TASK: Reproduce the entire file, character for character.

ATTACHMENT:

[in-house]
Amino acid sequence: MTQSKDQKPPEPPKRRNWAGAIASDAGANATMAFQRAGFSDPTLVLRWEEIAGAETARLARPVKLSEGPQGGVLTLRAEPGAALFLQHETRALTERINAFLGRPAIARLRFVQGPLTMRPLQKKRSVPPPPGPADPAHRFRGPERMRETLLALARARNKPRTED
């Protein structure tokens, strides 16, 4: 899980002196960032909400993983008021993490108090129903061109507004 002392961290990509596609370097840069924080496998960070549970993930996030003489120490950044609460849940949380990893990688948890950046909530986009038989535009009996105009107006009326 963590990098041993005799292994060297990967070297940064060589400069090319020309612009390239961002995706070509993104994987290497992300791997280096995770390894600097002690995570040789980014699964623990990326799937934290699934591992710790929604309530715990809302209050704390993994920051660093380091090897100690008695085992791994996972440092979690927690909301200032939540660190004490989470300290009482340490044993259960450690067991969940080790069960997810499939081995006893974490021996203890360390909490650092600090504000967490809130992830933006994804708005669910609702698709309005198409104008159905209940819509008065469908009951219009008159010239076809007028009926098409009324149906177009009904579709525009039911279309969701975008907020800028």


[in-house]
Amino acid sequence: MTQSKDQKPPEPPKRRNWAGAIASDAGANATMAFQRAGFSDPTLVLRWEEIAGAETARLARPVKLSEGPQGGVLTLRAEPGAALFLQHETRALTERINAFLGRPAIARLRFVQGPLTMRPLQKKRSVPPPPGPADPAHRFRGPERMRETLLALARARNKPRTED
């Protein structure tokens, strides 16, 4: 899980002196960032909400993983008021993490108090129903061109507004 002392961290990509596609370097840069924080496998960070549970993930996030003489120490950044609460849940949380990893990688948890950046909530986009038989535009009996105009107006009326 963590990098041993005799292994060297990967070297940064060589400069090319020309612009390239961002995706070509993104994987290497992300791997280096995770390894600097002690995570040789980014699964623990990326799937934290699934591992710790929604309530715990809302209050704390993994920051660093380091090897100690008695085992791994996972440092979690927690909301200032939540660190004490989470300290009482340490044993259960450690067991969940080790069960997810499939081995006893974490021996203890360390909490650092600090504000967490809130992830933006994804708005669910609702698709309005198409104008159905209940819509008065469908009951219009008159010239076809007028009926098409009324149906177009009904579709525009039911279309969701975008907020800028």